I was in the minority of people who were actually looking forward to checking out The Emoji Movie in theaters. To me, it seemed like a cute premise with the potential for some technology laughs here and there. I walked into the theater with high hopes. Although I don’t share in the high level of disdain for this film as the majority of other critics, this one sadly missed the mark. It’s not a terrible movie, but it’s a missed opportunity and a slight lack of voice talent. Furthermore, its message is very confusing, and its ending falls about ten yards short of making any sense.
Gene (T.J. Miller) is a “meh” emoji in the world of Textopolis, a world that lives inside a middle school boy’s cell phone where all emojis live. Gene is a bit special, because where all the other emojis have just one expression, Gene has several. He recruits the help of the washed out emoji, Hi-5 (James Corden) and an emoji hacker by the name of Jailbreak (Anna Faris). Together, the trio searches the rest of the apps on the phone to look for a way to break the code and make Gene “normal”.
The story in The Emoji Movie seems like a great idea on paper. You’ve got the clever nature of a living world inside your cell phone. There’s even potential for a good message about “being yourself”. Sadly, this film misses that “it” factor that Disney has been able to capture with movies like “Moana” and “Zootopia”. Furthermore, I’m unsure exactly which message they were trying to give kids. Are they supposed to accept who they are? Are they supposed to be a little bit of everything? Or are they supposed to fight the man? It’s very confusing and unclear exactly what children are supposed to get out of this besides shiny pictures.
The voice acting is just okay here. Miller does just fine, but doesn’t stand out like he does in movies with an R-rating. Corden’s lighthearted cheekiness is welcome, but overbearing at times. To be perfectly honest, I had no idea Anna Faris was in this movie until the credits, which is odd considering she has a very recognizable voice. The highlight performance in The Emoji Movie is sadly a minor character. Steven Wright, who is already known for his dry demeanor, plays Gene’s father, Mel. You couldn’t have asked for a more perfect casting for a “meh” character. It fits so well.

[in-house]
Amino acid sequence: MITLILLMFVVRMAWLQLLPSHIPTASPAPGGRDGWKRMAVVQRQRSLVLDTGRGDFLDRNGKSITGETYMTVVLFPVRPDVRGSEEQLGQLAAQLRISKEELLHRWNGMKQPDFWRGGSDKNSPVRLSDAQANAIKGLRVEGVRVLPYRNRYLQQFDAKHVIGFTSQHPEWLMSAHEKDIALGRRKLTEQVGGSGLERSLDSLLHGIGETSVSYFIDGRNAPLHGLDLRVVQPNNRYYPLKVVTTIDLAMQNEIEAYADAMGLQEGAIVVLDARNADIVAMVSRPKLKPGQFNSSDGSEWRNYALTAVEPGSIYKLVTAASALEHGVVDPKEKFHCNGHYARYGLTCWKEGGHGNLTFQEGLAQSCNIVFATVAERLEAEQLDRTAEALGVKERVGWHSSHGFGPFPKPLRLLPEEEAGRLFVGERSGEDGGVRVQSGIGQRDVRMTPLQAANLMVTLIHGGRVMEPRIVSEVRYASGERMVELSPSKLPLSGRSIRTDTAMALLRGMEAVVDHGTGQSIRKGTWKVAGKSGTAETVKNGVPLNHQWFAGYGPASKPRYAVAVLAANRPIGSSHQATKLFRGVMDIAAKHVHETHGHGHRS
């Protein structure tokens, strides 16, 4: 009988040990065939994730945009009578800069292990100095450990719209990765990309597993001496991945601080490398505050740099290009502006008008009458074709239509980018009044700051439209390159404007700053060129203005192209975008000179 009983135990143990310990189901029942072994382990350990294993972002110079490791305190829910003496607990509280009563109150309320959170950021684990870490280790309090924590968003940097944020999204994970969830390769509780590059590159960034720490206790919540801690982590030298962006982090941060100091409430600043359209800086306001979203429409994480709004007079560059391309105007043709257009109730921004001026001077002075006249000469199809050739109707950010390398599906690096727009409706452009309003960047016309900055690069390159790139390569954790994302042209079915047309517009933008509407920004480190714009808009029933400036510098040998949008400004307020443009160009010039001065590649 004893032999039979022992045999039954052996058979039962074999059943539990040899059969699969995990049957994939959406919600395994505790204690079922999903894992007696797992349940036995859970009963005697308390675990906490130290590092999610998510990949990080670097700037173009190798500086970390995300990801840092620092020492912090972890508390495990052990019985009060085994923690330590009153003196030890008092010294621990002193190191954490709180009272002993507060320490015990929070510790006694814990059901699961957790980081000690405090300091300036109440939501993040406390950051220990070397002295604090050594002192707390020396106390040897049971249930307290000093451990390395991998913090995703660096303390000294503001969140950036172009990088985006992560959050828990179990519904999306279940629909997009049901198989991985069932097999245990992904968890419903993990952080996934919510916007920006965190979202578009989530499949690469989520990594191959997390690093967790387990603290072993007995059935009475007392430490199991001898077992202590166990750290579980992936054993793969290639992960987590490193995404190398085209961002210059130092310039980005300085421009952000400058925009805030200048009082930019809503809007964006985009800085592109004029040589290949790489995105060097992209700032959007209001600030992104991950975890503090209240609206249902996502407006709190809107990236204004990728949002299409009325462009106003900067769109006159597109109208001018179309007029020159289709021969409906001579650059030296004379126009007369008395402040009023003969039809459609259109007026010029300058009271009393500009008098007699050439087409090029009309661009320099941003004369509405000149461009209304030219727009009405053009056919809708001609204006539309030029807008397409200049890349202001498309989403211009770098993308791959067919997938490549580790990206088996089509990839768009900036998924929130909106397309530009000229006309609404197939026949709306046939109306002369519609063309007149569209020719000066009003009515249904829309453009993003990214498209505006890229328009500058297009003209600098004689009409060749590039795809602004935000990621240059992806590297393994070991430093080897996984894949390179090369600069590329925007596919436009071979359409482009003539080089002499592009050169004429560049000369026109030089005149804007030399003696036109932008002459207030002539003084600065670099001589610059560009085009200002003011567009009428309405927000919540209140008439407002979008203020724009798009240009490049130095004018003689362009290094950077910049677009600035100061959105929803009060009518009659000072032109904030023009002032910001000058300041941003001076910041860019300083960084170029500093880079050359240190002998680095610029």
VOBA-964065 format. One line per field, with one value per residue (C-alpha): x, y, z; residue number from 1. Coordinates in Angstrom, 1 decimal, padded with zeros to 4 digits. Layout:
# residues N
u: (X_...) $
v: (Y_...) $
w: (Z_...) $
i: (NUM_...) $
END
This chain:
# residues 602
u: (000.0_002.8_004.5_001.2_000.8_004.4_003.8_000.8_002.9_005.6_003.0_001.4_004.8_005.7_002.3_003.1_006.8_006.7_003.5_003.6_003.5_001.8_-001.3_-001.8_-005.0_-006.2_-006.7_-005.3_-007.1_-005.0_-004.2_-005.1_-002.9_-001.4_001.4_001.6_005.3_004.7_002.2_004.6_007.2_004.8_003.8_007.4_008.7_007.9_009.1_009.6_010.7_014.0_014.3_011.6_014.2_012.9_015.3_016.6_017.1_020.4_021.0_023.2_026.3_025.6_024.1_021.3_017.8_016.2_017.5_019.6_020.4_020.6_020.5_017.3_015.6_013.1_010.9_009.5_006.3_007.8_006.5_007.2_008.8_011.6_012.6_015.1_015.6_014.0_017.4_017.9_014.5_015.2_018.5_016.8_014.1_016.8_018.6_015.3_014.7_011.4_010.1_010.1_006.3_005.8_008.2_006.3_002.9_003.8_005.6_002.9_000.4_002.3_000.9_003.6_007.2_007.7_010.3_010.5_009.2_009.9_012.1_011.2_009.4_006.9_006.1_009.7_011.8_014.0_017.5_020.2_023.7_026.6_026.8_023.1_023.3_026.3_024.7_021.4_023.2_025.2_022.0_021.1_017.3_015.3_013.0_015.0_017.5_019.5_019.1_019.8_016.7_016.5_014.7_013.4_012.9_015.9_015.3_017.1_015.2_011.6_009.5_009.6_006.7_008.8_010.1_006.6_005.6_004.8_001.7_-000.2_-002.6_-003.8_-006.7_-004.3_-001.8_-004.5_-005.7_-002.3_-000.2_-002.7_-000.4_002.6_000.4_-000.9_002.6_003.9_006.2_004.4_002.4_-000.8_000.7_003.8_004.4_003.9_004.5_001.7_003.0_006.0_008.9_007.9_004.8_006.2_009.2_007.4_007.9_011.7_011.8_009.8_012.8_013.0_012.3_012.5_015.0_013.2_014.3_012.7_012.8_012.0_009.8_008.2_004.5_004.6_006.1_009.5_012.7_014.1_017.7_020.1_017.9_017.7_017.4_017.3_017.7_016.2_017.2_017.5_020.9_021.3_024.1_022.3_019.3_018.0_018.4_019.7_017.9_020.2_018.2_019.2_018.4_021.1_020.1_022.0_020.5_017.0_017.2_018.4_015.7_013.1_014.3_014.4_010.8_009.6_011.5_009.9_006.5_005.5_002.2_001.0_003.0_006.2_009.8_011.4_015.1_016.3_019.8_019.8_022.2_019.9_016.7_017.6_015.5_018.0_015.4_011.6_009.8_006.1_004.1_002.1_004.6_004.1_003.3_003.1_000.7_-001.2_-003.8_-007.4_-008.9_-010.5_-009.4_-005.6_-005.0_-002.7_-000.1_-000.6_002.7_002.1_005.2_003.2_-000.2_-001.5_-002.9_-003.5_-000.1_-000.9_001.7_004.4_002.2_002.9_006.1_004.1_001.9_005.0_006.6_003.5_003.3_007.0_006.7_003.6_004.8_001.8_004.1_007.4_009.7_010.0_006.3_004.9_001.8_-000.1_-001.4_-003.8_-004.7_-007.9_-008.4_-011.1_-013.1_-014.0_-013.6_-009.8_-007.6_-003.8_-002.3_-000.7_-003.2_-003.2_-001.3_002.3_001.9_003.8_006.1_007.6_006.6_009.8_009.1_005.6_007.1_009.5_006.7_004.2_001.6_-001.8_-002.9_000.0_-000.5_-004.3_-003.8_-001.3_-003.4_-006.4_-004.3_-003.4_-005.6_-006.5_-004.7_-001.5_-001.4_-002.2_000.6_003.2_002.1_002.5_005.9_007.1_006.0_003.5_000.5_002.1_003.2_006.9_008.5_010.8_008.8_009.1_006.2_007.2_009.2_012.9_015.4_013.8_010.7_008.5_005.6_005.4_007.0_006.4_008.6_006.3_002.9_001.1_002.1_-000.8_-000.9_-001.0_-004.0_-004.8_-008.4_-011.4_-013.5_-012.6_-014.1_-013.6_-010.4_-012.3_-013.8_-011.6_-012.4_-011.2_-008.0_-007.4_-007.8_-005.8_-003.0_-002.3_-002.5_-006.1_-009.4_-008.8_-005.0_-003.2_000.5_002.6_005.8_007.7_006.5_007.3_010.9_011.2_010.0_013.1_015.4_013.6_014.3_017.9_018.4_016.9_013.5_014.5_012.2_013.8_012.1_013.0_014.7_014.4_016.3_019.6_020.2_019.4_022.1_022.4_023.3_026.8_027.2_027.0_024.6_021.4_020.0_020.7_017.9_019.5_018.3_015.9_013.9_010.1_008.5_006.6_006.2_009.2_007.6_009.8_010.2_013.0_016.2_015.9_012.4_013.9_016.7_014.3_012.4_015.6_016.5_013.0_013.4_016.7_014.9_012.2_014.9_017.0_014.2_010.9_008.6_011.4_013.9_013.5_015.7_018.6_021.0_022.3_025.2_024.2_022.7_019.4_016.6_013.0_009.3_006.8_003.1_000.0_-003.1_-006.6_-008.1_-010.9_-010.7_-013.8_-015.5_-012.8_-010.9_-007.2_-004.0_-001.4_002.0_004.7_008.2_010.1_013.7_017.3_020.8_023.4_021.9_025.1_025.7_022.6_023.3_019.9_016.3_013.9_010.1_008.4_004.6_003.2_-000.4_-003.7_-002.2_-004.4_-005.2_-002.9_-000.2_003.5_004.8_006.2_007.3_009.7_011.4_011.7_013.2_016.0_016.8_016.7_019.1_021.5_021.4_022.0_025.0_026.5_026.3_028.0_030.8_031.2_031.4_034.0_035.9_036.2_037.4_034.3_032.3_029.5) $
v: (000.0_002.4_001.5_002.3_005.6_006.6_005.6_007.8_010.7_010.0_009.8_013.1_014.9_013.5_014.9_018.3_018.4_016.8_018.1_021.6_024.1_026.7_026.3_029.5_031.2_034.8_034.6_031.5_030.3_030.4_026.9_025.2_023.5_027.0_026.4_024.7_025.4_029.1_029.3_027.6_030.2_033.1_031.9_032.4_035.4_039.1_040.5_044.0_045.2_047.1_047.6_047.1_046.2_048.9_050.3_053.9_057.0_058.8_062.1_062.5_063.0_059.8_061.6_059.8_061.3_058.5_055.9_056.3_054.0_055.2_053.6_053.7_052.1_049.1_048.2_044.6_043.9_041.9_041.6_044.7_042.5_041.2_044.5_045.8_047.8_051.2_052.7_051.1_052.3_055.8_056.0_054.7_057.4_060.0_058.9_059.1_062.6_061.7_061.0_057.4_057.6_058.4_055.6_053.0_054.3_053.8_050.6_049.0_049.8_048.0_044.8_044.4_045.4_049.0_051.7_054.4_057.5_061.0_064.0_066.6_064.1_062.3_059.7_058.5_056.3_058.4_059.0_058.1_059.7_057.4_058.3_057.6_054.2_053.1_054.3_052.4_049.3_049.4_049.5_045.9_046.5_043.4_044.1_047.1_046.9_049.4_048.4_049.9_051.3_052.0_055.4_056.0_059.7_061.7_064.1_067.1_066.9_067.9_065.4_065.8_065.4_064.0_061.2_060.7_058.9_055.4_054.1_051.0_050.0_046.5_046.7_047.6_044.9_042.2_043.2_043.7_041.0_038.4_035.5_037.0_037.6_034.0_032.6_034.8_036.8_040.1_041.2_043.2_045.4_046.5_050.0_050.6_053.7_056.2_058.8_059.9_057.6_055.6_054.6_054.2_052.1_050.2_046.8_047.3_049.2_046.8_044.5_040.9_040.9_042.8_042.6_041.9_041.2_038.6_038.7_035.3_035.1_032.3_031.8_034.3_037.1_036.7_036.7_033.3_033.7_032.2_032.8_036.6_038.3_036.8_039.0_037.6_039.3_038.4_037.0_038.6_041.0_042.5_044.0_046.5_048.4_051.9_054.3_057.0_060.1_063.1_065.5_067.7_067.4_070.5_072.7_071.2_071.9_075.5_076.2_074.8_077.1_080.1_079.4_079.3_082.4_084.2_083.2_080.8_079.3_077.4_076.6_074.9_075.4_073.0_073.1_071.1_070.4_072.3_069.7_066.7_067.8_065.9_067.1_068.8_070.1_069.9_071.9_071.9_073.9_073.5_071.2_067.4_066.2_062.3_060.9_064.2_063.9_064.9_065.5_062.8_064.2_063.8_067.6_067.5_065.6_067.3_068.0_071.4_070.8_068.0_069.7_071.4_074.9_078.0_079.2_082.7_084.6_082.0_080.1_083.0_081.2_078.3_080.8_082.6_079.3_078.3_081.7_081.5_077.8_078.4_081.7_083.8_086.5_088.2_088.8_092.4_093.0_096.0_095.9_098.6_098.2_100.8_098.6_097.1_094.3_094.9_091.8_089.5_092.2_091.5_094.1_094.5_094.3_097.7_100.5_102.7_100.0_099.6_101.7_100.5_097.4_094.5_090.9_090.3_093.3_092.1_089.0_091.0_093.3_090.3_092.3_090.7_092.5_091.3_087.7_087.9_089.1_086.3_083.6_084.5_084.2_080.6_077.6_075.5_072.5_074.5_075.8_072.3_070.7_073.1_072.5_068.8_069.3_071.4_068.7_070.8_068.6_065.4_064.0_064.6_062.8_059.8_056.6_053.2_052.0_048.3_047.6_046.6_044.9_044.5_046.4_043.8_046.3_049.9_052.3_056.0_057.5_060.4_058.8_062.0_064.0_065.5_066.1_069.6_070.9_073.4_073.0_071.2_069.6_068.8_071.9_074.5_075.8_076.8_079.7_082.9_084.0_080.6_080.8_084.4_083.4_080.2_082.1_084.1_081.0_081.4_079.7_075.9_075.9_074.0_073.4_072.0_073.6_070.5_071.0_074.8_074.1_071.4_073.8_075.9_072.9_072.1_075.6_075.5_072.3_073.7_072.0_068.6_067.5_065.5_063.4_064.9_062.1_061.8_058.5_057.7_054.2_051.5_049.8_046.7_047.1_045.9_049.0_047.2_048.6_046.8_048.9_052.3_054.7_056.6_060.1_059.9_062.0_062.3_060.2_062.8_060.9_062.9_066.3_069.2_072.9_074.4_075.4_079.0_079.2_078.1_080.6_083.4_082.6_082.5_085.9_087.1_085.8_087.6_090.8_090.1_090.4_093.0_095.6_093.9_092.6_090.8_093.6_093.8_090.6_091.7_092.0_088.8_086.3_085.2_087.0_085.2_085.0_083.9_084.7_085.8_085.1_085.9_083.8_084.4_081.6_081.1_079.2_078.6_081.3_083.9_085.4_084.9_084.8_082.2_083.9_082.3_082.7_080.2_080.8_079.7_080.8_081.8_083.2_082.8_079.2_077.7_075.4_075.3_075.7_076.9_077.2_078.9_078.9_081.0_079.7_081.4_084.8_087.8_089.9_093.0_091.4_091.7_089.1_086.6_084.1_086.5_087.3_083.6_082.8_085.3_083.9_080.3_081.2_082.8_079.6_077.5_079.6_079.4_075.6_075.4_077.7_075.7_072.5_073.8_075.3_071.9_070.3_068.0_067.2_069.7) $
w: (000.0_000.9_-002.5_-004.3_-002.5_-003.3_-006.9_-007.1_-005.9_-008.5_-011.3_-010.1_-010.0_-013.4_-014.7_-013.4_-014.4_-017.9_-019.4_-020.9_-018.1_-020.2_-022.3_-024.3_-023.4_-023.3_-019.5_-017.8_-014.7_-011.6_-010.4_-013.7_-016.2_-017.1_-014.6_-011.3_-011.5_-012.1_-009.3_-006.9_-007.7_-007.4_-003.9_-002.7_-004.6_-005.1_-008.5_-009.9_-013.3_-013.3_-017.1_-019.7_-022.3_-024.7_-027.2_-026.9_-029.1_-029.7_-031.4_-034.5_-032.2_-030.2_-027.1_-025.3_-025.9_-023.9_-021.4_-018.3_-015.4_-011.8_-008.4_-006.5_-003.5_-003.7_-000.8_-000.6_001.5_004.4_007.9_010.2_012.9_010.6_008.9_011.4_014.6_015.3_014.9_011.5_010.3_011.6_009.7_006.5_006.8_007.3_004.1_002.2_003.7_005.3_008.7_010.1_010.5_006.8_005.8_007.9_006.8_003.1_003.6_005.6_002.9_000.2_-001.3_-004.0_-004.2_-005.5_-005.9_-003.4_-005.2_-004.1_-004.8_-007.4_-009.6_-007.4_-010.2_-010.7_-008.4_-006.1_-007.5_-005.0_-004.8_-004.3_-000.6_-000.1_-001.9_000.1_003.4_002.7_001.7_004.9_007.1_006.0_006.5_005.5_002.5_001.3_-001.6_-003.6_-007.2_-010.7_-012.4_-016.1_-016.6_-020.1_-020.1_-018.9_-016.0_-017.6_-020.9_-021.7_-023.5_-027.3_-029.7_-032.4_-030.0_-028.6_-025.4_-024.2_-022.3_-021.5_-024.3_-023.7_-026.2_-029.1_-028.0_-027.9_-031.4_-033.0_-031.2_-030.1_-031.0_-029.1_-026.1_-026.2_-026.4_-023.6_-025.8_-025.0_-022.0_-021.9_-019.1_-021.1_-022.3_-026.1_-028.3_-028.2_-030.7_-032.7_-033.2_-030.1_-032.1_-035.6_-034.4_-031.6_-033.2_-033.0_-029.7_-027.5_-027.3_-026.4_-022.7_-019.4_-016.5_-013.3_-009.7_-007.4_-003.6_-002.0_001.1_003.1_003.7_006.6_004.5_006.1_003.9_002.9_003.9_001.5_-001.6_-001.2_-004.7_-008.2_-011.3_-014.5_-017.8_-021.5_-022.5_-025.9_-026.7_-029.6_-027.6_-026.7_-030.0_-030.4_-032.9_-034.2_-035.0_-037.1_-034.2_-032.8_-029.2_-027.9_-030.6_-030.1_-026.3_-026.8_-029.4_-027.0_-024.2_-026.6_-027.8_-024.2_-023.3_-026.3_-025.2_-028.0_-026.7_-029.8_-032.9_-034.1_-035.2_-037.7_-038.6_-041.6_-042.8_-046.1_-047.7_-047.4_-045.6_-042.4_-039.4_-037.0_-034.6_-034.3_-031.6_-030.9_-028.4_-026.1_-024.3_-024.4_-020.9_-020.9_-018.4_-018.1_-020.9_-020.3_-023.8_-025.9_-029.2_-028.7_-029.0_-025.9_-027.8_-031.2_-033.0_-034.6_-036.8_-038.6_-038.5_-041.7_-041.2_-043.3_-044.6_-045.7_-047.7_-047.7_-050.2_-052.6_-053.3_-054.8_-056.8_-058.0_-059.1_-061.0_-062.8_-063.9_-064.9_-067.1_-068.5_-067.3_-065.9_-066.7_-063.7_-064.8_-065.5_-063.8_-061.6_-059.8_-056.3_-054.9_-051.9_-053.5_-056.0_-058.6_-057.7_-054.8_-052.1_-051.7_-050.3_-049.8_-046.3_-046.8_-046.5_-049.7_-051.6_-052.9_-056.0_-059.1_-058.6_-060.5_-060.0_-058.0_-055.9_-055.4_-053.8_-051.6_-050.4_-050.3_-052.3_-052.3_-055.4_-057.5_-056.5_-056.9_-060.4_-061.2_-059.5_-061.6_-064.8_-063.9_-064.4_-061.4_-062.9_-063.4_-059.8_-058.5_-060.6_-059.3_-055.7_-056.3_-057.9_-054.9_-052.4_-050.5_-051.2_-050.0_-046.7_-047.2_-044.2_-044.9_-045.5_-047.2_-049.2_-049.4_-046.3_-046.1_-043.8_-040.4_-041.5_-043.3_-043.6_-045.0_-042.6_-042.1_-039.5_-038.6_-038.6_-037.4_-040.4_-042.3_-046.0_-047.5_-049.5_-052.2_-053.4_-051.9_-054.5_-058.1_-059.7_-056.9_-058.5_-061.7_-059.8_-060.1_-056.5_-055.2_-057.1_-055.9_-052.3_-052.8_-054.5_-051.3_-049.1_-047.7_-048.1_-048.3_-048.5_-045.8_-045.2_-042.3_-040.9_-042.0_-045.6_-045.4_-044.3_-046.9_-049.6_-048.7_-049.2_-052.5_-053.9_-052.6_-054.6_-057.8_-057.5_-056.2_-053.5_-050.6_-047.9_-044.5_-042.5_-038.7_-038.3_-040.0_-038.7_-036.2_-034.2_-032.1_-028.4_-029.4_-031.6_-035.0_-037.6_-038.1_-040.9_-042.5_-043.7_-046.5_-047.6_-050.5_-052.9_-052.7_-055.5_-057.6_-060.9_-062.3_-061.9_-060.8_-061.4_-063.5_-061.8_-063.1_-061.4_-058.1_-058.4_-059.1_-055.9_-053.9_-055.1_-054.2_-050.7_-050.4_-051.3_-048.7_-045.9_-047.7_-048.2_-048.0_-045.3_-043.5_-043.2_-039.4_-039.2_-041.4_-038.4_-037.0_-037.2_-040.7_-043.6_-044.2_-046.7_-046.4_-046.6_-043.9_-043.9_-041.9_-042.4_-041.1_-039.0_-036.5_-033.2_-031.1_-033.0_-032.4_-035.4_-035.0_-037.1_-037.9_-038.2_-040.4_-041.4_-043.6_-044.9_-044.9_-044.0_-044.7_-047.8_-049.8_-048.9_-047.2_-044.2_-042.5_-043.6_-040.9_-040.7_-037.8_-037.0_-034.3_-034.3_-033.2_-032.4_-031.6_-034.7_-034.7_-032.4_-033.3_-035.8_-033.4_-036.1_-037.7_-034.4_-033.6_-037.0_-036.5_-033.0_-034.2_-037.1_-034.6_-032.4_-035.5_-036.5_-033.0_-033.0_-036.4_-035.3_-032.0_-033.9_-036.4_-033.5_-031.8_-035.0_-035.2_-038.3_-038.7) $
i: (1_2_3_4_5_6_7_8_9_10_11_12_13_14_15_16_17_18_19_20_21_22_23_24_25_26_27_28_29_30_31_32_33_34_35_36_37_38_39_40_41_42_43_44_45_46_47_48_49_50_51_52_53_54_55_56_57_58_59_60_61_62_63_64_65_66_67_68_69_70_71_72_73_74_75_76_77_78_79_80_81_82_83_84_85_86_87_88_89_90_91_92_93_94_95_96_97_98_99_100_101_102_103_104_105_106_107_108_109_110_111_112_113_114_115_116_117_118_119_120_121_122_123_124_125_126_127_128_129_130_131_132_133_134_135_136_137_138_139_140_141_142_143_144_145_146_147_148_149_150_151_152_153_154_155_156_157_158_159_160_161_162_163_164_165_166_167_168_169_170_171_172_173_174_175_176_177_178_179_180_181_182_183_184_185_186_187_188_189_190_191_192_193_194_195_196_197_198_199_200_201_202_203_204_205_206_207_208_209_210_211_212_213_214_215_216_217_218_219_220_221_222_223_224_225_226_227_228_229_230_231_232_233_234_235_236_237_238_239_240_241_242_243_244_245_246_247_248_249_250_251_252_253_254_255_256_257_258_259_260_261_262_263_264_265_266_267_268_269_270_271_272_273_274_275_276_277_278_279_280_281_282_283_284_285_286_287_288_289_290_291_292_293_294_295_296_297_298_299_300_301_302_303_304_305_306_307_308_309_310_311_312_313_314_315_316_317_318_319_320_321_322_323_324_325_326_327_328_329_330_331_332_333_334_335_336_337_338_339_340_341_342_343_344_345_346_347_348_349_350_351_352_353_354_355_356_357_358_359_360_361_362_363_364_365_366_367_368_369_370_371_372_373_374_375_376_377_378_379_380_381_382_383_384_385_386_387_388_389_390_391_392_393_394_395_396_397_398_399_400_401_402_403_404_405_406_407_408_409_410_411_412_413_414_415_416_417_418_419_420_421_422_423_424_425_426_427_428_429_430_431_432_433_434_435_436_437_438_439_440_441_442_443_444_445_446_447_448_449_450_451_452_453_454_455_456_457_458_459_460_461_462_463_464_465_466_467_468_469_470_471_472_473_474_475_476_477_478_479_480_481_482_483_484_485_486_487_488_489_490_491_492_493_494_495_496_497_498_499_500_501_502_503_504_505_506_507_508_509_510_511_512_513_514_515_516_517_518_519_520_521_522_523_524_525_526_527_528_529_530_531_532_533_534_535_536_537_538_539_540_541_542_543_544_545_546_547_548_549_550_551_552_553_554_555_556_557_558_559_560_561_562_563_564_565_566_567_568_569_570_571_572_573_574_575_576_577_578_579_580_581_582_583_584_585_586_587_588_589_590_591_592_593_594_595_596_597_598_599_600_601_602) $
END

The animation is very bright and colorful, but nothing is going to blow your socks off. Much like the voice acting and the story, it’s just marginal by today’s standards. It looks far from terrible, but nothing stands out as particularly memorable or beautiful.
The Emoji movie isn’t nearly as awful as its tomato score would lead you to believe, but it’s one that I wish I had waited for home viewing. It had the potential to be something really clever, but doesn’t deliver on that potential. This feels more like a movie that’s made to keep kids quiet for an hour and a half instead of actually engaging them. Still, the kids in my audience loved what they saw so much that they loudly cheered at the finale. While other movies cater to both child and adult audiences, this one is definitely more the former. While that’s not necessarily a bad thing, I would have liked parents and adults to share in the humor together.